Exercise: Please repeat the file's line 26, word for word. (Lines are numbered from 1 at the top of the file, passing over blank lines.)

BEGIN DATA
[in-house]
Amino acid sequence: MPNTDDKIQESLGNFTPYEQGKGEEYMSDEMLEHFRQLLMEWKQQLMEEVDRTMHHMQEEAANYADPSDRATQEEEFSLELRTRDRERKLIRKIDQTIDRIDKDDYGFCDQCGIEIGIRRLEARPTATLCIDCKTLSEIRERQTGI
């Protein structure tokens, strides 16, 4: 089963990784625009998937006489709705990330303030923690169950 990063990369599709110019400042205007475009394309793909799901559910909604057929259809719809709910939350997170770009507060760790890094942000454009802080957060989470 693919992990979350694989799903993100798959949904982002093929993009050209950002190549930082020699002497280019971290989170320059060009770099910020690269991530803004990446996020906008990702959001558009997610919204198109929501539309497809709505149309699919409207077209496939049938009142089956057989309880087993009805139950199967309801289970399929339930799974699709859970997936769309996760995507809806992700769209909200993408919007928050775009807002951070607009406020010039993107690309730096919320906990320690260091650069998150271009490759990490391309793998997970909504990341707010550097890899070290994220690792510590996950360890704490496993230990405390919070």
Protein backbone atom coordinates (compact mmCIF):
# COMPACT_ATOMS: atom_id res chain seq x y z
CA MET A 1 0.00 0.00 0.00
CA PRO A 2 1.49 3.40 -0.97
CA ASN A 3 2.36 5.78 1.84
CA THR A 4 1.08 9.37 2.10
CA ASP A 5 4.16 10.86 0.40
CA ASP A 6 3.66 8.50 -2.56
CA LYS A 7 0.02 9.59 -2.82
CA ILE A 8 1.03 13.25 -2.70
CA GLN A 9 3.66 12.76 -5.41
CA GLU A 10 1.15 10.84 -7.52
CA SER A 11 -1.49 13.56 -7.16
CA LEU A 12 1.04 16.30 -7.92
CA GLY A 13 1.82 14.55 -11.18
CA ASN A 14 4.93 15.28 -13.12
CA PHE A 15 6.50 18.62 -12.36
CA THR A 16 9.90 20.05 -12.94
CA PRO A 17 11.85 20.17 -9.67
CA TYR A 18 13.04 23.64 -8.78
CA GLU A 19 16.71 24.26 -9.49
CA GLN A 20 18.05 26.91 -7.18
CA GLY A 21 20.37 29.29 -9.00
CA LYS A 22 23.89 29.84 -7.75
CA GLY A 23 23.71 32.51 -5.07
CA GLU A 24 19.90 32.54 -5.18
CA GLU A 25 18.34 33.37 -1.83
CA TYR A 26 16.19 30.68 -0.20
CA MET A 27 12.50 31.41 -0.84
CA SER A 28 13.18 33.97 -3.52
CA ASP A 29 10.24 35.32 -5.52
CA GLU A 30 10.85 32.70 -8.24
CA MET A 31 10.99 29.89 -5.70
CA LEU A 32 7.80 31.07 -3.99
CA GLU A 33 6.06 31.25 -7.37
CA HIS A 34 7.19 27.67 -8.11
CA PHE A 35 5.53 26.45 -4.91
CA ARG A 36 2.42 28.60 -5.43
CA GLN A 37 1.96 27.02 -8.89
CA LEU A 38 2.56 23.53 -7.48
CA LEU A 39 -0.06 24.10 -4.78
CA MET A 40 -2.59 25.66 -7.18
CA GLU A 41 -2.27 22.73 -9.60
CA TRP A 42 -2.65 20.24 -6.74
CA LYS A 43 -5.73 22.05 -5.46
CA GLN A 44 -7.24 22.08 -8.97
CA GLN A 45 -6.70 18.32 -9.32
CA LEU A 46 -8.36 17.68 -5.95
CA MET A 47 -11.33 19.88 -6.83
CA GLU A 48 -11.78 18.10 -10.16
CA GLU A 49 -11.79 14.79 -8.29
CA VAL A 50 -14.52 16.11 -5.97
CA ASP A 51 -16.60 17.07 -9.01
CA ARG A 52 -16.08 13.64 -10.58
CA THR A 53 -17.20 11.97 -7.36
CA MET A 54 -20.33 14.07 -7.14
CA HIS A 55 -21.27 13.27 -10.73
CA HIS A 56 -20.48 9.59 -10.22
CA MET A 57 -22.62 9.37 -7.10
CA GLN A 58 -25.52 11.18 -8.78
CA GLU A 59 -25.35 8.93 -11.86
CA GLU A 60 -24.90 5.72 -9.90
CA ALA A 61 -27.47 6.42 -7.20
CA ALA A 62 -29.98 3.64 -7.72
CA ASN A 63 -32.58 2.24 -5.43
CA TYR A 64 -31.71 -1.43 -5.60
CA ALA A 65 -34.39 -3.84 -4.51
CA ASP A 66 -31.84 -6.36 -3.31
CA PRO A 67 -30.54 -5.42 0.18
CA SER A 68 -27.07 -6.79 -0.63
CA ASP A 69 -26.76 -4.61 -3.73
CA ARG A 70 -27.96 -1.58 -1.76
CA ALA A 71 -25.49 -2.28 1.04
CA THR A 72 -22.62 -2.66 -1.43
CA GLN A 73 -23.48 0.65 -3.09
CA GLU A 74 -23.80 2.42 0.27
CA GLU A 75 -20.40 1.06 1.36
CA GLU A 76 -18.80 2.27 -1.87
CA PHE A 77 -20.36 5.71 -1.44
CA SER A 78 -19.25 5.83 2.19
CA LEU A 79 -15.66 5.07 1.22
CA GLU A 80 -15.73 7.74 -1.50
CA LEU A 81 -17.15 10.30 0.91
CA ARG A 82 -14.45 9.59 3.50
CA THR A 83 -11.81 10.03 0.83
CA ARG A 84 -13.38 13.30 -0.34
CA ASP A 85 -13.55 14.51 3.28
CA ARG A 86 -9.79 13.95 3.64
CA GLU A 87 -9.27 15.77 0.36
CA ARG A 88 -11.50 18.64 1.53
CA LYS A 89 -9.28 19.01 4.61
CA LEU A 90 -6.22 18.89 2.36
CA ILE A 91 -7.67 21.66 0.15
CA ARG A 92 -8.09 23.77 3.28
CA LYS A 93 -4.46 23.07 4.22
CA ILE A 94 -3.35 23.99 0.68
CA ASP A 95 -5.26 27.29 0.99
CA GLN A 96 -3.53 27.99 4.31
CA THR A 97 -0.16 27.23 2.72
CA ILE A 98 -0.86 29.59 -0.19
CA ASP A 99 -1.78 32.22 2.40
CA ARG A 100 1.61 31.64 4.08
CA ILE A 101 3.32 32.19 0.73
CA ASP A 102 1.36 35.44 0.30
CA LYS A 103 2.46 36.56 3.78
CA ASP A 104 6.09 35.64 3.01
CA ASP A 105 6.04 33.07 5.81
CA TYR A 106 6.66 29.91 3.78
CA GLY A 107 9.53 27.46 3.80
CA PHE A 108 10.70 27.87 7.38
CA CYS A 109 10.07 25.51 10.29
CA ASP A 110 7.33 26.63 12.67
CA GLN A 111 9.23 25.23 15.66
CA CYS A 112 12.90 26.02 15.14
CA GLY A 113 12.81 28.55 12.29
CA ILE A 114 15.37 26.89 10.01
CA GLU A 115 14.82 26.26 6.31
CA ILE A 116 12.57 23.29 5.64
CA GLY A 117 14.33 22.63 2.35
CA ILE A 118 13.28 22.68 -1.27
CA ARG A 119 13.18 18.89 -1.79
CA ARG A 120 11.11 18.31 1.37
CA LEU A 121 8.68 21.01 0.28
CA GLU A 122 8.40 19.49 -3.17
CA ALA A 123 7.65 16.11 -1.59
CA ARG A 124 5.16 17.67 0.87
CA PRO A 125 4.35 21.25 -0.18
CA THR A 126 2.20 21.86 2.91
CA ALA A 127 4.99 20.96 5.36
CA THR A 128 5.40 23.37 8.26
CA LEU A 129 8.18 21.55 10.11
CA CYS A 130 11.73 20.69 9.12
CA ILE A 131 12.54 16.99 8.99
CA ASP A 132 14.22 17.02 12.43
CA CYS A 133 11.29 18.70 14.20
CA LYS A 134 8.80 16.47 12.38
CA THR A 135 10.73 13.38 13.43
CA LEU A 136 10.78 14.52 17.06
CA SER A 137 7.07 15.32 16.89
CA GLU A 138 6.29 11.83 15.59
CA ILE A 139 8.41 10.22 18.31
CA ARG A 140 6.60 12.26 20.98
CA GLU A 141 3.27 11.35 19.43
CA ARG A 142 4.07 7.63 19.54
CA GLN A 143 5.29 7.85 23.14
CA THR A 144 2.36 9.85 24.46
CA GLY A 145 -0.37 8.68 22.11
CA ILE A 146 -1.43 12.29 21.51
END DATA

CA GLY A 21 20.37 29.29 -9.00